As with Tim Burton’s prior protagonists Pee-Wee, Beetlejuice, and Batman, Jack Skellington, the misguided hero of 1993’s The Nightmare Before Christmas (which receives an IMAX 3-D re-release this month), is a creature whose idiosyncratic personality consigns him to being something of an outsider in his own creepy-crawly community. The Pumpkin King of Halloweentown, Skellington rules his native soil of monsters and mutants with a despondency wrought from boredom—until, that is, a morose midnight stroll leads him to Christmas Town, where his heart is set ablaze by the merry sights and sounds of the Yuletide season. Determined to have his minions supervise Christmas rather than Halloween this year, Skellington comes to learn the foolishness of striving to be what one is not, a mistake never made by director Henry Selick’s unique stop-motion animated horror fantasia, which is narratively slight but never less than aesthetically inspired. Based on a Burton story full of his trademark ghoulishness and mordant wit, The Nightmare Before Christmas is a veritable bounty of visual delights, its distinctive character models (often giant rotund bodies with slender appendages and tiny hands and feet), environments (both the gray, oblique angle-infested Halloweentown and warm, cheery Christmas Town) and animation style (graceful in a slightly unreal way) giving the film an eccentric haunted-house beauty. The tall, twiggy Skellington’s stilt-like spider movements lend the many choreographed sequences an eerie elegance, and Selick’s knack for cluttering his frame with gags is impressive, never more so than during the Pumpkin King’s Christmas Eve impersonation of Santa, who’s been kidnapped and left to the devices of burlap sack ghost Oogie Boogie, and his delivery of sinister toys to innocent boys and girls. Yet whereas the film is a marvel to look at, it’s unfortunately not much in the song or story department, as Danny Elfman’s musical numbers are—save for the opening’s boisterous “This Is Halloween”—generally banal and unmemorable, and the plot, despite only having to fill out a paltry 76 minutes, ultimately as emaciated and insubstantial as its leading bags of bones.
Having not seen the previous DVD editions of The Nightmare Before Christmas, I can't say how this new 2-Disc Collector's Edition compares in the image and sound department, but Disney claims that the film has been digitally restored and remastered with state-of-the-art technology. Danny Elfman's musical numbers pop, as do the children's screams when they discover the horrors left for them under their Christmas trees by Jack Skellington. The surround work is nice, with doors and floorboards creaking appropriately. On the image front, the filmmakers' detailed stop-motion animation isn't lost here. Blacks are rich and deep, which is a good thing considering that most of the scenes that take place in Halloween Land are relatively dark; the colors in Christmas Land are bright and saturated. "Deeper, darker and more brilliant than ever," indeed.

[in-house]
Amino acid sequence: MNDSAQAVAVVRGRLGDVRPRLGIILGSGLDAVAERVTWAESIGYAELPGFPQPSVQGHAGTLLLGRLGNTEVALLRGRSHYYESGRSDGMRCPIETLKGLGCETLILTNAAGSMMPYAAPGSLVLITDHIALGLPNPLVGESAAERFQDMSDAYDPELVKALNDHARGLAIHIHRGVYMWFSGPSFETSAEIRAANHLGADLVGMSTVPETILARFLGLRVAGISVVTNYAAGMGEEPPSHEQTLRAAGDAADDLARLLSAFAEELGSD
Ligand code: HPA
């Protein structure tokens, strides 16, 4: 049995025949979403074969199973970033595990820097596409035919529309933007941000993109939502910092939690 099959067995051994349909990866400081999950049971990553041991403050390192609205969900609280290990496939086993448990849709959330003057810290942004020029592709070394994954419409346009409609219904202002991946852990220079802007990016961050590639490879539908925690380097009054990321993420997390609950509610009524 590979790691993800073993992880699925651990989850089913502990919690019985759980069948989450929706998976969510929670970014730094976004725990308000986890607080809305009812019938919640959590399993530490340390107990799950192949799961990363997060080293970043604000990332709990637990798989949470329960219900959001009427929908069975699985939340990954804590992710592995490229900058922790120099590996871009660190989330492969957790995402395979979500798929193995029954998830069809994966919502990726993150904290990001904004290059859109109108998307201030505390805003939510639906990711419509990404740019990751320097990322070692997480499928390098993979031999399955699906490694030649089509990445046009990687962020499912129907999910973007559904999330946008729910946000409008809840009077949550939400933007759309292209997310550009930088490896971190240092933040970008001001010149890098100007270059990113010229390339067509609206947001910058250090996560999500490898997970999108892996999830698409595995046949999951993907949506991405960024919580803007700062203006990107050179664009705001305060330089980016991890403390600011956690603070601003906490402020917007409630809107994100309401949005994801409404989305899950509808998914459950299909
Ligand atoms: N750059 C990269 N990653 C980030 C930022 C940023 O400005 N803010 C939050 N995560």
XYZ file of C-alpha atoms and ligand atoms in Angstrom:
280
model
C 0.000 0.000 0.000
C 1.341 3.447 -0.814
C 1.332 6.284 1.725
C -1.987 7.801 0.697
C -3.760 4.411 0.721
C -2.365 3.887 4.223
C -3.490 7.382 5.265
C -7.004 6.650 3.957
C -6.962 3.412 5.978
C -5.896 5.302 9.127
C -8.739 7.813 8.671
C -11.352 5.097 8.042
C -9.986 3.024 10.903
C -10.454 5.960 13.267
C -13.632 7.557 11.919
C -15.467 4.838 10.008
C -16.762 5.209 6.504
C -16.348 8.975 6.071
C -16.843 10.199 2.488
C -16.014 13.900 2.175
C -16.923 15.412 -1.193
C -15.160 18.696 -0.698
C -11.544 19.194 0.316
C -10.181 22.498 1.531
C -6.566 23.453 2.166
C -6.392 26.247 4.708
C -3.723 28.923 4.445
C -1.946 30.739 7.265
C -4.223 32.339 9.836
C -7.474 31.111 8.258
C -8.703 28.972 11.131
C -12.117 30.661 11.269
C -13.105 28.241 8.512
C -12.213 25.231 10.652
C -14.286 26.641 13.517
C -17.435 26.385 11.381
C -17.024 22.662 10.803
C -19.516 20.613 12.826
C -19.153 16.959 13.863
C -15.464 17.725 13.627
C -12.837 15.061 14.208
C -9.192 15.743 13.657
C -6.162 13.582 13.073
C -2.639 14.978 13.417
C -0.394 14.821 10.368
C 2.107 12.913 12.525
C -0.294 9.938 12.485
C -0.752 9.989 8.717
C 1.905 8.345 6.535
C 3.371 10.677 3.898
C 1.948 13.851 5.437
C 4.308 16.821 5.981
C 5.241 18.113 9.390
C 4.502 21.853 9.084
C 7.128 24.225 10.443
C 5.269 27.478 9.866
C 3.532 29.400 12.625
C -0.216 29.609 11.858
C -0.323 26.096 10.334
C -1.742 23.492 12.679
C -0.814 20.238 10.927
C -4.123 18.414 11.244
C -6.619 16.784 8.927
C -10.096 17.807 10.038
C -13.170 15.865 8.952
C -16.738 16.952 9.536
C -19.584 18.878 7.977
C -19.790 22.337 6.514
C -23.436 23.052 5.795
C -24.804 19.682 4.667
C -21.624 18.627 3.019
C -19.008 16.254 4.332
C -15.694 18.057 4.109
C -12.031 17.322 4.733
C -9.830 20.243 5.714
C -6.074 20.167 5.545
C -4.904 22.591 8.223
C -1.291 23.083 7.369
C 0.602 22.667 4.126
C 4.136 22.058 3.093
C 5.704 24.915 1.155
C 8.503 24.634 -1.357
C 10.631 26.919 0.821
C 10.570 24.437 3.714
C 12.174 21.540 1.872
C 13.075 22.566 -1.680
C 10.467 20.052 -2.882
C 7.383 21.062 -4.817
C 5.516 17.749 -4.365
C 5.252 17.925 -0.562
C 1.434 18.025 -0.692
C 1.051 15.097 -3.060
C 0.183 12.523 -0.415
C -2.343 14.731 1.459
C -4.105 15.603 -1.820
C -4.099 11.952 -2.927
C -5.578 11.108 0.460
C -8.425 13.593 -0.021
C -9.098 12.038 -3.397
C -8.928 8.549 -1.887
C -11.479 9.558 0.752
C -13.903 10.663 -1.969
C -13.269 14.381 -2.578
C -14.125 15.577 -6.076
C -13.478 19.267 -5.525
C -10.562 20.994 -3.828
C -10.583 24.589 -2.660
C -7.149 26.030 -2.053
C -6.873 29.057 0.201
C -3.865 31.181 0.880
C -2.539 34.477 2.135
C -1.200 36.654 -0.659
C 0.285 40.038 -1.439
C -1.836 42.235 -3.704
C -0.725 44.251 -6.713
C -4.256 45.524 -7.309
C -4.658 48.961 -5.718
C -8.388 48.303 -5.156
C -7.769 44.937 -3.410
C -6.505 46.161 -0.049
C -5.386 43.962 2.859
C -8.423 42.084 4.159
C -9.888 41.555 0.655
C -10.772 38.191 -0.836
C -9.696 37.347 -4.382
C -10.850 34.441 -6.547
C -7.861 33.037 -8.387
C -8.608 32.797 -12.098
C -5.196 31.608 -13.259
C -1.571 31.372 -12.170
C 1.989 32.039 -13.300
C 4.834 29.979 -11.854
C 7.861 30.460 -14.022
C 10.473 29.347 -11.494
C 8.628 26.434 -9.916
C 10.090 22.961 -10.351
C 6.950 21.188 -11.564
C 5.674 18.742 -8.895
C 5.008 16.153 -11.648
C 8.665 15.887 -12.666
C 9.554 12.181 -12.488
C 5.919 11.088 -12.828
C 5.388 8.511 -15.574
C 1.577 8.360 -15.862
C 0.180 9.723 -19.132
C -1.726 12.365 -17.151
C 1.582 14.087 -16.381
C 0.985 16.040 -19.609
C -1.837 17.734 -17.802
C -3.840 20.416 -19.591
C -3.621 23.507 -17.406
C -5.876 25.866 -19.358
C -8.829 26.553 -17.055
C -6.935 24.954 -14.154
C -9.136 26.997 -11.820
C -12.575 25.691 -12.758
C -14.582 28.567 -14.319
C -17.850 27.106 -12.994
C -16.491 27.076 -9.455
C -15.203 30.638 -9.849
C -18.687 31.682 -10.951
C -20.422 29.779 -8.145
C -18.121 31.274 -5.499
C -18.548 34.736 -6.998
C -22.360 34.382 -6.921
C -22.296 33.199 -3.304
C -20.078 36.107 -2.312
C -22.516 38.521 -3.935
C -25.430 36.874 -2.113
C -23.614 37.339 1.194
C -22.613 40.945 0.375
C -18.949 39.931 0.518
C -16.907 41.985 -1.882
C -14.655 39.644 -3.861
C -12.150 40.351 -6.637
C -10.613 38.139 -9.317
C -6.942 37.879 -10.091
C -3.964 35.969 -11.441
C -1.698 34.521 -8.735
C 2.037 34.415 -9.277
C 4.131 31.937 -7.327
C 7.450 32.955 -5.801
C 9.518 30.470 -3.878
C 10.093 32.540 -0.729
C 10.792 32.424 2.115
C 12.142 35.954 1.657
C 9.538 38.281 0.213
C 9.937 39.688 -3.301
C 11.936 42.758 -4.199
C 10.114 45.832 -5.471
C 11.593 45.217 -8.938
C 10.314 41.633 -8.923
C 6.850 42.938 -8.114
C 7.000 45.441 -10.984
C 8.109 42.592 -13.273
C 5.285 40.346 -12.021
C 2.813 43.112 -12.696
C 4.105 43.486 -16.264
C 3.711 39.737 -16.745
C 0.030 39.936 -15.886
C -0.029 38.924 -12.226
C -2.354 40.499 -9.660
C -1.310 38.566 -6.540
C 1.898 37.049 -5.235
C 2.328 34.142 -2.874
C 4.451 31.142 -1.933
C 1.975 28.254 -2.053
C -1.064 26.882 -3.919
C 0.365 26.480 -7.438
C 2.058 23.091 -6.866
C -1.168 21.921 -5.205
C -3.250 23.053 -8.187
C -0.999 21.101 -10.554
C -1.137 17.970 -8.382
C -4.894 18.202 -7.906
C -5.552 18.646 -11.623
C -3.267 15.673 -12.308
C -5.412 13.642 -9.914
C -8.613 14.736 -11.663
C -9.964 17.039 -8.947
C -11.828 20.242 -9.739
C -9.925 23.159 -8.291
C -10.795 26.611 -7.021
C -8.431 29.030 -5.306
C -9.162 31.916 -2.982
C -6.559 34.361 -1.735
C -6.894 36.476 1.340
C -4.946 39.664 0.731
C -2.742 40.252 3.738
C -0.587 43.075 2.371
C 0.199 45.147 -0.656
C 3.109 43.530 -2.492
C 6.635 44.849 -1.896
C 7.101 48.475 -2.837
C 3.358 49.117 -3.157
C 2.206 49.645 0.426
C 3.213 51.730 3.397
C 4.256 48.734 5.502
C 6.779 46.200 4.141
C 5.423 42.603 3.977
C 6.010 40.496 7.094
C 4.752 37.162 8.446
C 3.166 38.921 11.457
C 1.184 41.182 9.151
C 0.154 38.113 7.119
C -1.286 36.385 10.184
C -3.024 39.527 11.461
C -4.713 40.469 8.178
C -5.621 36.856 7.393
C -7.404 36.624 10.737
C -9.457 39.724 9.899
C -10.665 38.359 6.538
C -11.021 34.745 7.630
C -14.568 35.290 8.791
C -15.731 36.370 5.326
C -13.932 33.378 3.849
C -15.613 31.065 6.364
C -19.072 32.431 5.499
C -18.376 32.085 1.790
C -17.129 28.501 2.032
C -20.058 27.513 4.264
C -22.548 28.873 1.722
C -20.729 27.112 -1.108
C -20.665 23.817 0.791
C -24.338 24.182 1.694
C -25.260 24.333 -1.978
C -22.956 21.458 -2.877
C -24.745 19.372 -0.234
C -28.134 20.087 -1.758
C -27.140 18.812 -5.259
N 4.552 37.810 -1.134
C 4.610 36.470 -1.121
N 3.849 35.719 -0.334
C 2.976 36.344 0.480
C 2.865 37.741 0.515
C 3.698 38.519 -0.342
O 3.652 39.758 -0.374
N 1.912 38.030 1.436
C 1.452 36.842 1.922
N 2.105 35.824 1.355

Many of the same extras available on the 2000 Special Edition are repeated on this 2-Disc Collector's Edition, including two Tim Burton shorts from the '80s (Frankenweenie-with a new intro by the director, who mentions that a feature-length stop-motion film version is currently in production-and Vincent, about a seven-year-old boy who wants to be like Vincent Price, who narrates the film), deleted storyboards and scenes, and character designs and animation tests with director commentary. A new feature, "What's This? Jack's Haunted Mansion Holiday Tour," is a bizarre and pointless tour of the Disney ride that reveals lots of blacklights and cotton snow and is quite possibly the most boring DVD extra I've ever had to sit through-three times. There are two different versions of the seven-minute tour (one with narration and one with narration accompanied by useless bits of pop-up trivia) as well as a longer version intercut with behind-the-scenes footage and interviews. It's a total waste of disc space. More valuable is the previously available "Behind-the-Scenes Making Of," an in-depth look at the creation of the film that even delves into the psychology of the animators (and Burton's ever-growing mop), and an animated reading of the original poem by Burton that served as the impetus for the film, narrated by Christopher Lee and featuring an introduction by Burton. Also new: a spliced-together commentary by Burton, director Henry Selick and Danny Elfman, storyboard-to-film comparisons, posters and trailers for the film, and lots of shilling for other Disney products. The Collector's Edition includes a digital copy of the film on a third disc.
Leave it to Disney to bring a film back to life over and over again just to make a buck. Fortunately, Nightmare Before Christmas is good enough to withstand all of the reanimation.